When we had our first son, my husband and I had a bad habit of over-buying of diapers. Our little guy grew quickly and wasn't in a diaper size long enough for us to use all of them. So here we were, with a potty-trained two-year-old, and mountains of old diapers. I don't need to tell you; this is a bad way to run a budget.
Fast forward one year, and we have a new little bundle of joy. Yes! We think, a chance to use up those old diapers. The only problem is…do diapers expire? If they do, what part will expire first? Do certain brands last longer than others? What about different sizes?
Like you, we weren’t sure. So we did some digging. Read on for more information on what some favorite diaper brands have to say.
A Diaper and Its Parts
A diaper is made up of several different parts. The cloth of the diaper, the elastic waistband, the adhesive strips, and the chemical for absorption are all of the parts of the diaper that may fail over time.
To see which of these parts would expire the quickest, we first reached out to the companies that produce the most popular brands of diapers.
Do Diapers Expire? Here is What the Brands Say
After browsing the Huggies website, we were unable to find the answer to our question. Therefore, we reached out to them through email. According to the email that we received from a customer service representative, Huggies diapers will not expire.
Wherever you store, the diapers may affect how they smell, or they might experience a fading of color. However, the representative stated that this should not influence the performance of the diapers.
We also contacted folks who make Pampers diapers, and they shared the same kind of information with us. They said that their diapers would not ever expire. However, the diapers may yellow over time and may become less effective depending on where they are stored.
So, after talking to the source, we found that diapers do not expire, but rather may change the way that they smell, change color, or lose color over time.
However, while they manufacturer most definitely understands their product, we weren't entirely convinced. Therefore, we went ahead and checked another source for you…the consumer!
Do Diapers Expire? Here is What Consumers Say
We came across a whole bunch of discussion boards filled with parents who had the same fundamental question as us, do diapers expire? What we found was that the different parts of a diaper will start to break down over time, but will not ever truly expire.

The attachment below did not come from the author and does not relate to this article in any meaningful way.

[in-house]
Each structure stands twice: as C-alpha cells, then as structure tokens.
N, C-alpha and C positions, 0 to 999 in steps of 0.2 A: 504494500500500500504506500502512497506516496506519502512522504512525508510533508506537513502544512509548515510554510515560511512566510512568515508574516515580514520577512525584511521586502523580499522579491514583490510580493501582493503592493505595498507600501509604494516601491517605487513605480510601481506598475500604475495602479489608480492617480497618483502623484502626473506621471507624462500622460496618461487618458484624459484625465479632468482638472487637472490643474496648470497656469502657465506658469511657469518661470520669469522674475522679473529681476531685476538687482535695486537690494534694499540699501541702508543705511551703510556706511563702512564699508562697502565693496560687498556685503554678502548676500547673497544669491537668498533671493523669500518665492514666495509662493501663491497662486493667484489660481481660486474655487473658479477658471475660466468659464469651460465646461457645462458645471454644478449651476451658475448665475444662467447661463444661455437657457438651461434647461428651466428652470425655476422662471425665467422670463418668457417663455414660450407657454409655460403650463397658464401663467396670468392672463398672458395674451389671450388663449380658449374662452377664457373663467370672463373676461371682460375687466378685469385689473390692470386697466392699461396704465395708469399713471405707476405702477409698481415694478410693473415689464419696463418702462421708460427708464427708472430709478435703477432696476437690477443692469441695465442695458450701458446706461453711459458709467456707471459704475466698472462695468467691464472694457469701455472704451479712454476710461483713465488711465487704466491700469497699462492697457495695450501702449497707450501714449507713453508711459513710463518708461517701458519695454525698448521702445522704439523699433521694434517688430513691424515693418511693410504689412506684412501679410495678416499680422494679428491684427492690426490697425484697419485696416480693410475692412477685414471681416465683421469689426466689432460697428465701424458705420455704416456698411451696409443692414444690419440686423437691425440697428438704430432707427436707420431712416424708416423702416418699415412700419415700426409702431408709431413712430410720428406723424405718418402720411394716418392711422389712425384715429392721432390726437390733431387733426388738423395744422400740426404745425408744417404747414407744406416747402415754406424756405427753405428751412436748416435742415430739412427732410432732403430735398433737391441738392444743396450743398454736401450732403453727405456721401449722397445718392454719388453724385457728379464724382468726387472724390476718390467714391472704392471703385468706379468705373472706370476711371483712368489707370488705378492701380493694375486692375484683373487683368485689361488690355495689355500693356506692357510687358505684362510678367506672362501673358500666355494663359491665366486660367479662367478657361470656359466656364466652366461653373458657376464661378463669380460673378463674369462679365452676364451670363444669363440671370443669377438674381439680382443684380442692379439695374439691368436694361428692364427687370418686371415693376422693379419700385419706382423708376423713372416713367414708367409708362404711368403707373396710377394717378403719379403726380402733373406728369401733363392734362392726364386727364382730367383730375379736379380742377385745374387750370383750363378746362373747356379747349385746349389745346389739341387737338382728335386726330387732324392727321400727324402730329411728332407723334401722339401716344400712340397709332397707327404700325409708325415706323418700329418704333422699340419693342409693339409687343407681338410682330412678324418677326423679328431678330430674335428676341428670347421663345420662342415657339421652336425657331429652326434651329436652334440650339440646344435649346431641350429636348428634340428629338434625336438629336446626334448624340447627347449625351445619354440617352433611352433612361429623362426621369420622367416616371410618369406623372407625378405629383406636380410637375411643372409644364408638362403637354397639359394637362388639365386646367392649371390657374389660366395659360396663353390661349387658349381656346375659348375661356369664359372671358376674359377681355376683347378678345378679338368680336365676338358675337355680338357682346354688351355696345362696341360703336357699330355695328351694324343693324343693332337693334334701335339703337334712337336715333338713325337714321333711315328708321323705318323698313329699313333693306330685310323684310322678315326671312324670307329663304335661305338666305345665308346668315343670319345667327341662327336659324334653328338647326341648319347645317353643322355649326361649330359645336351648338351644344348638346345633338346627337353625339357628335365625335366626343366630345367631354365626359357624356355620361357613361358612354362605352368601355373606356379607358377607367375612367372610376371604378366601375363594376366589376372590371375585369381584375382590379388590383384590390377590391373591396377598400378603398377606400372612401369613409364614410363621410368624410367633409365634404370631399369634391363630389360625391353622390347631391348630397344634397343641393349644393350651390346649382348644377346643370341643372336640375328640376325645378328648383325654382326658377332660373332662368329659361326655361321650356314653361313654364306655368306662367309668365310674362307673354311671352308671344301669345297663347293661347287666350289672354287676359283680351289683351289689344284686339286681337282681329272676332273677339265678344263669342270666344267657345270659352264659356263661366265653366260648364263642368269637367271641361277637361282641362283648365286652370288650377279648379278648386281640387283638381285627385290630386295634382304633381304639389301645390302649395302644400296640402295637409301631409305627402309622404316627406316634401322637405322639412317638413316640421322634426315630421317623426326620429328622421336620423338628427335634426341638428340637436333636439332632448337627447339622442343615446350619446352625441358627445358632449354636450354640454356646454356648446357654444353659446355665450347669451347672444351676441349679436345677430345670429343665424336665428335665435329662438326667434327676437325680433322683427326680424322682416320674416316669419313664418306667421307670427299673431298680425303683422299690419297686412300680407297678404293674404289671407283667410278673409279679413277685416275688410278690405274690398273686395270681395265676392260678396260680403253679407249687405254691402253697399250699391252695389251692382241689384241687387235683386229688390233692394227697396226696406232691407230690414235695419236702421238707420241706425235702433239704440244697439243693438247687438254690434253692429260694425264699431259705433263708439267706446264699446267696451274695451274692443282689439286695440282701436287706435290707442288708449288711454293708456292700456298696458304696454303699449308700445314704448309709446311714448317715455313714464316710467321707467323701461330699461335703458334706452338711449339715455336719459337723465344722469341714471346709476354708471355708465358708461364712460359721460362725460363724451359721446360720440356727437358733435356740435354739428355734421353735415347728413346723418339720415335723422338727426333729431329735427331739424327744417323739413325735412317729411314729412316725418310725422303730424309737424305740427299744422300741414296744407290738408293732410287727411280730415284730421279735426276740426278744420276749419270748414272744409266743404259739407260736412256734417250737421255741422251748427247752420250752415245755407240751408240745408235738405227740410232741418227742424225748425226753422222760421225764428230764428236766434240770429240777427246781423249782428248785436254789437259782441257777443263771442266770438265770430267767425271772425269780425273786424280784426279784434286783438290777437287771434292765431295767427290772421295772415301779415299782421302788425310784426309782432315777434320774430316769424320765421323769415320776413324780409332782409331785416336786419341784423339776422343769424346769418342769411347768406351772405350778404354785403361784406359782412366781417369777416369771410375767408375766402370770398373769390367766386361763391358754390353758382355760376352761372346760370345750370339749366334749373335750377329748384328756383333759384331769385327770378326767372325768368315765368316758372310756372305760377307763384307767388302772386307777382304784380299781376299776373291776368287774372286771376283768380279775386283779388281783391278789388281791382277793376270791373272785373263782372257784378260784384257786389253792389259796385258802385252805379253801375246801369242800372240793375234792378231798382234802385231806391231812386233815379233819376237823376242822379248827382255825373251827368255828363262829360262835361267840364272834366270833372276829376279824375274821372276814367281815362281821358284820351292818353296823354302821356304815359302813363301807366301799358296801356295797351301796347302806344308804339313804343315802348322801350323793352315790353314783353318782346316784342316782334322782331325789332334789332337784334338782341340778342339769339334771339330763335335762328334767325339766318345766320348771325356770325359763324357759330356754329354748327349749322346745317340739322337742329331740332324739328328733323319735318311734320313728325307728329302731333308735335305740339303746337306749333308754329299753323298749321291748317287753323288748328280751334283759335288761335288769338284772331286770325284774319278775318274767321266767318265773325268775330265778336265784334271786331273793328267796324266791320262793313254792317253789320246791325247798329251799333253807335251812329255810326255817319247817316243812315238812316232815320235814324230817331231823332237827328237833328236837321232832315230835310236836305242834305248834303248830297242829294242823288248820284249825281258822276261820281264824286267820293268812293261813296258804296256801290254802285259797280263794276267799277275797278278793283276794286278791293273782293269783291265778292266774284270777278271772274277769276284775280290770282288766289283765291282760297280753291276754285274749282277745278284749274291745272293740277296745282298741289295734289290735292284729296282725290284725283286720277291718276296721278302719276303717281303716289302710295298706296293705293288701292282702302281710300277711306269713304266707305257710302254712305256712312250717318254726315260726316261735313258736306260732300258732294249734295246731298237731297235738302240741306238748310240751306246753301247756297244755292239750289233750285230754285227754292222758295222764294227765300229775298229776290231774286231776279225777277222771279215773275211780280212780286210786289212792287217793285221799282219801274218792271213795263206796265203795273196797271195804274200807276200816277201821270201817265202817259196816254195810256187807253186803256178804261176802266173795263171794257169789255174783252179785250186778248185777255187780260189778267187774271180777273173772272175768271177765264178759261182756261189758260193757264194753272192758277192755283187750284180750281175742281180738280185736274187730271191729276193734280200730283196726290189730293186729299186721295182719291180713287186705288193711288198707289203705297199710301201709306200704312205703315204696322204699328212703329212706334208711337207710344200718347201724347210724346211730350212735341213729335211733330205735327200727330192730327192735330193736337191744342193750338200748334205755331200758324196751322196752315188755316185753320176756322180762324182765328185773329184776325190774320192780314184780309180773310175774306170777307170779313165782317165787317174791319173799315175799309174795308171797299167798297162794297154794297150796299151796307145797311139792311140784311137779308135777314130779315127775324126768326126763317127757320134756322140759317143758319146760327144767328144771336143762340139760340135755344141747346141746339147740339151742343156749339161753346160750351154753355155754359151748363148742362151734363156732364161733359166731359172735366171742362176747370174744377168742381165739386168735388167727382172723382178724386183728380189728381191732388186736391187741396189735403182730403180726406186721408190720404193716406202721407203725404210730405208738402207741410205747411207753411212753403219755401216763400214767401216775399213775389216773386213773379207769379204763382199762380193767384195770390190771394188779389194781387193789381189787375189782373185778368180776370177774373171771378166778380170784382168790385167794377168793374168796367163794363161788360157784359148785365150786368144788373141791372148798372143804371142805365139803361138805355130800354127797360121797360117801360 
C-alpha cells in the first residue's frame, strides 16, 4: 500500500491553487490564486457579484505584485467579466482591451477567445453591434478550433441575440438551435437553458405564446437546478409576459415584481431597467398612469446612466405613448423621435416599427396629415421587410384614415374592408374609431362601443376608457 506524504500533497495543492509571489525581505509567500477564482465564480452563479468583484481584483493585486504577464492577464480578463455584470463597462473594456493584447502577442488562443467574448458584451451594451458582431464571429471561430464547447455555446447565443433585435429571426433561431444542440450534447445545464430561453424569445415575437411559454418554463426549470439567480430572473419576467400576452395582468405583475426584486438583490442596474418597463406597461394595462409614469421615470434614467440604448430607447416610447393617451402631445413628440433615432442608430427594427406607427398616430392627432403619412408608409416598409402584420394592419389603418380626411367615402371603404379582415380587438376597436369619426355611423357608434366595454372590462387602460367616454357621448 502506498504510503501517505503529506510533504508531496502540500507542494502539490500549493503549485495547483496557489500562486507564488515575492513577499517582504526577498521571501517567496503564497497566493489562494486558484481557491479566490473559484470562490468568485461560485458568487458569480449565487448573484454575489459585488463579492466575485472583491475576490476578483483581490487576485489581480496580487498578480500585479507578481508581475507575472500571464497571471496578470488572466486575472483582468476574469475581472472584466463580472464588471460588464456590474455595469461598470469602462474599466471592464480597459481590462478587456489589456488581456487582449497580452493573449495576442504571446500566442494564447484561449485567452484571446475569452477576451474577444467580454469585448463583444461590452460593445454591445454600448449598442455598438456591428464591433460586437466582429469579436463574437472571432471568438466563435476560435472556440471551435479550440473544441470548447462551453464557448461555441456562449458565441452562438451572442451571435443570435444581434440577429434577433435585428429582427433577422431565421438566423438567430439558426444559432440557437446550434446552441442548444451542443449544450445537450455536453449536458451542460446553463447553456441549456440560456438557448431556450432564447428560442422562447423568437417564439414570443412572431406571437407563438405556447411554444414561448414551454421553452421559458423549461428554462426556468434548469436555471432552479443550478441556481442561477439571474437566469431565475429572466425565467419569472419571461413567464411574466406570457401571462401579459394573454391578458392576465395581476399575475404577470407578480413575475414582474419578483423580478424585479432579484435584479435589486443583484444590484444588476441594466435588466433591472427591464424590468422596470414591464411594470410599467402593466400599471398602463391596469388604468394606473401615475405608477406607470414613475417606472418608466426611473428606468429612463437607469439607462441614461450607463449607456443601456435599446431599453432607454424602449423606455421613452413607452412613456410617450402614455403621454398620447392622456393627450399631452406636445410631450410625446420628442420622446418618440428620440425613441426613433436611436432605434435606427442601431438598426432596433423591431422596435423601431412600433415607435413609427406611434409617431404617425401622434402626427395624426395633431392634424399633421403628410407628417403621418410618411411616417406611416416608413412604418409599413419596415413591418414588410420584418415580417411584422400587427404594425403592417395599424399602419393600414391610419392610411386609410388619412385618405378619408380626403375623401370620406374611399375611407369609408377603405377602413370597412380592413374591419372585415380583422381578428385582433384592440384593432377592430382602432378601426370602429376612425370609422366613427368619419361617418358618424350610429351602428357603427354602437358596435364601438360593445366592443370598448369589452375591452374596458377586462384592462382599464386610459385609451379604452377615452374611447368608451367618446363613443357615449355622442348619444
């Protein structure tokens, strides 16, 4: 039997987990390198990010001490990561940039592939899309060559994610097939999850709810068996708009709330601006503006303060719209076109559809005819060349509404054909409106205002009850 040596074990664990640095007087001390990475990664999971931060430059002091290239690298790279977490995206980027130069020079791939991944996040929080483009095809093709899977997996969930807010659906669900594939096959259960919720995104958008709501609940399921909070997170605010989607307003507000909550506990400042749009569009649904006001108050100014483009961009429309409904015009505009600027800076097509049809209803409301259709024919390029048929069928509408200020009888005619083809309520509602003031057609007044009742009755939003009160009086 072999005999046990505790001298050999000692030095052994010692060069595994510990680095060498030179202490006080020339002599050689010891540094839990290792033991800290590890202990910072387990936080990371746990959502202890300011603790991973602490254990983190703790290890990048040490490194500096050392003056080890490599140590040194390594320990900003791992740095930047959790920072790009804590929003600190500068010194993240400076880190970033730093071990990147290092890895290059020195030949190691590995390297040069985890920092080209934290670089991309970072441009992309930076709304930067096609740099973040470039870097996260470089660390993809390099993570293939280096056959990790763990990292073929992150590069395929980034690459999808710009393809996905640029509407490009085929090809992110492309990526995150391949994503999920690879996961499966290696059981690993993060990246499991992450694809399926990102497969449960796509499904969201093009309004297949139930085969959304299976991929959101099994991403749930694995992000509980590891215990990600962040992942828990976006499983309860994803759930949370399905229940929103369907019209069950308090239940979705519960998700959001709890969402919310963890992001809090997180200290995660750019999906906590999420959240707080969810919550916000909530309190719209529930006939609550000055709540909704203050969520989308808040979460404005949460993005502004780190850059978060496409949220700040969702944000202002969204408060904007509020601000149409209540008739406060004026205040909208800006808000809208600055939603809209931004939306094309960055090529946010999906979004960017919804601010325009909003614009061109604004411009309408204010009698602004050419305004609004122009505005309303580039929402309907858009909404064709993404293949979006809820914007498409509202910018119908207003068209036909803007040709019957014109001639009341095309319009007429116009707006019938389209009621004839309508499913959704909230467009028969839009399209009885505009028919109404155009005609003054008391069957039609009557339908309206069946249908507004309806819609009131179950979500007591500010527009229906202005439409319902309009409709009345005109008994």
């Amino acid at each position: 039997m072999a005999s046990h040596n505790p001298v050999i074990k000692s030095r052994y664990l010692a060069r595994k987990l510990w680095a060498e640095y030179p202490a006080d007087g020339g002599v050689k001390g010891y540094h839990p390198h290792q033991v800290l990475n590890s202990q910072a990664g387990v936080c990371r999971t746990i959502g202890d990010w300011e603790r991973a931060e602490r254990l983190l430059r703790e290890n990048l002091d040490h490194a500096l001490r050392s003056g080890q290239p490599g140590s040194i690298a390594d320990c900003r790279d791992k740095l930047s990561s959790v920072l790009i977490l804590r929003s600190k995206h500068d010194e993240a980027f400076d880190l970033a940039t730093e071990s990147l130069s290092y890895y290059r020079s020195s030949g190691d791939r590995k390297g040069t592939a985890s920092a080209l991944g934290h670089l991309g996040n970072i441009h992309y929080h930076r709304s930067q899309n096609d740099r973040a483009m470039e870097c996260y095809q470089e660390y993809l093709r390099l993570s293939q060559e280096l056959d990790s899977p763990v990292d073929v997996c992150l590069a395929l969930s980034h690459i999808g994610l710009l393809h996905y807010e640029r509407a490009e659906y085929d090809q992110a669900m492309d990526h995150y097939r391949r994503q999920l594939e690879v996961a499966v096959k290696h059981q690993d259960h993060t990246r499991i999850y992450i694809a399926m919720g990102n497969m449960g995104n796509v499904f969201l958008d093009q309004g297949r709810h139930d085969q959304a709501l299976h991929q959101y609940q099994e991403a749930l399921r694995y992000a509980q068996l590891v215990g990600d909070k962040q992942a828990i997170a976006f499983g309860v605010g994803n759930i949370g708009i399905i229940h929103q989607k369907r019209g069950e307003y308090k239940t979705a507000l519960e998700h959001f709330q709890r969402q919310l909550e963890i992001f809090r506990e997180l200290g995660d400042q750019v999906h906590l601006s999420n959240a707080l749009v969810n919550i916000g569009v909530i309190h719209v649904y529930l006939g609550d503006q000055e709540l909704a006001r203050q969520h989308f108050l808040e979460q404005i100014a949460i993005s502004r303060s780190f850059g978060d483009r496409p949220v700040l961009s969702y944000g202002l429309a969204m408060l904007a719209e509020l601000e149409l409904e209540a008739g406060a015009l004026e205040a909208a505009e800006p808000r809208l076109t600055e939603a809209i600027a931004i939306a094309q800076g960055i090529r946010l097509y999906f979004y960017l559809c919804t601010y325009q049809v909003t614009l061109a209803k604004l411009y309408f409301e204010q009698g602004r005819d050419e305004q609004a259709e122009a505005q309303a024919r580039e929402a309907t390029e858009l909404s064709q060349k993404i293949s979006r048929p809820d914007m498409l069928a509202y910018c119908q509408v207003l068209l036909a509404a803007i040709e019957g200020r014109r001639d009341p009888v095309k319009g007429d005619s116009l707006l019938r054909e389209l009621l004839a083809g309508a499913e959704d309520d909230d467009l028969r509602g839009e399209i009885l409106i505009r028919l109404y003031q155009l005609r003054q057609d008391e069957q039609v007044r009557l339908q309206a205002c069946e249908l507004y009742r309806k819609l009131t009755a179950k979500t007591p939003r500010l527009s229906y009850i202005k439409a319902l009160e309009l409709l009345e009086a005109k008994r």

1. Cloth of the Diaper
Just like the producers said they wouldn't; we found that no one had experienced the fabric of the diaper breaking down over time. The cloth may yellow a bit, but it will not break down.
2. Elastic Waistband
Over time, according to our research, the elastic waistband will not lose its elasticity over time. It remained just as stretchy from the first diaper to the last diaper several years later.
3. Sticky Strips
Here is where we found the first discrepancy between what the producers are saying and the consumers are experiencing.
We found that on several different boards users had diapers that after a period (5+ years) of the opening the package, the adhesive strips did not stick as well as they had when the pack first opened. They still worked, but not as effectively.
4. Chemicals for Absorption
Once again, we found a difference in consumer experience when compared to what the diaper companies said would happen. We discovered that if diapers had been opened for an extended period, about ten years, they did not absorb moisture as well as they had previously.
This absorbency reduction occurred because they have already absorbed a lot of moisture from the air. To combat this, lots of users recommended repackaging the diapers with a vacuum sealer or tape when they were not in use, thus keeping them from absorbing too much moisture.
So Do Diapers Expire or Not?
After carefully reviewing all of the information out there on the subject, we have come to the conclusion that diapers will not ever truly expire. However, there are some important caveats to that rule that you should take into consideration.
Though they will not ever truly expire, they may lose some of their effectiveness over a considerable amount of time. After about five years, the stickiness that holds the sides of the diapers together will begin become less sticky. It will still work, but may not hold together as well if the diaper becomes unusually full.
After a longer period, unsealed diapers will lose a little bit of their absorbance, since they take in moisture from the air. Again, they will still absorb some liquid, but not quite as much as they did when they were brand new, which consumers can combat by repackaging the diapers in some way to help keep them fresh, even years down the road.
Share your experiences
So, have any of you had any similar experiences with diapers losing their effectiveness? Please comment below to share your experiences or if you have any questions.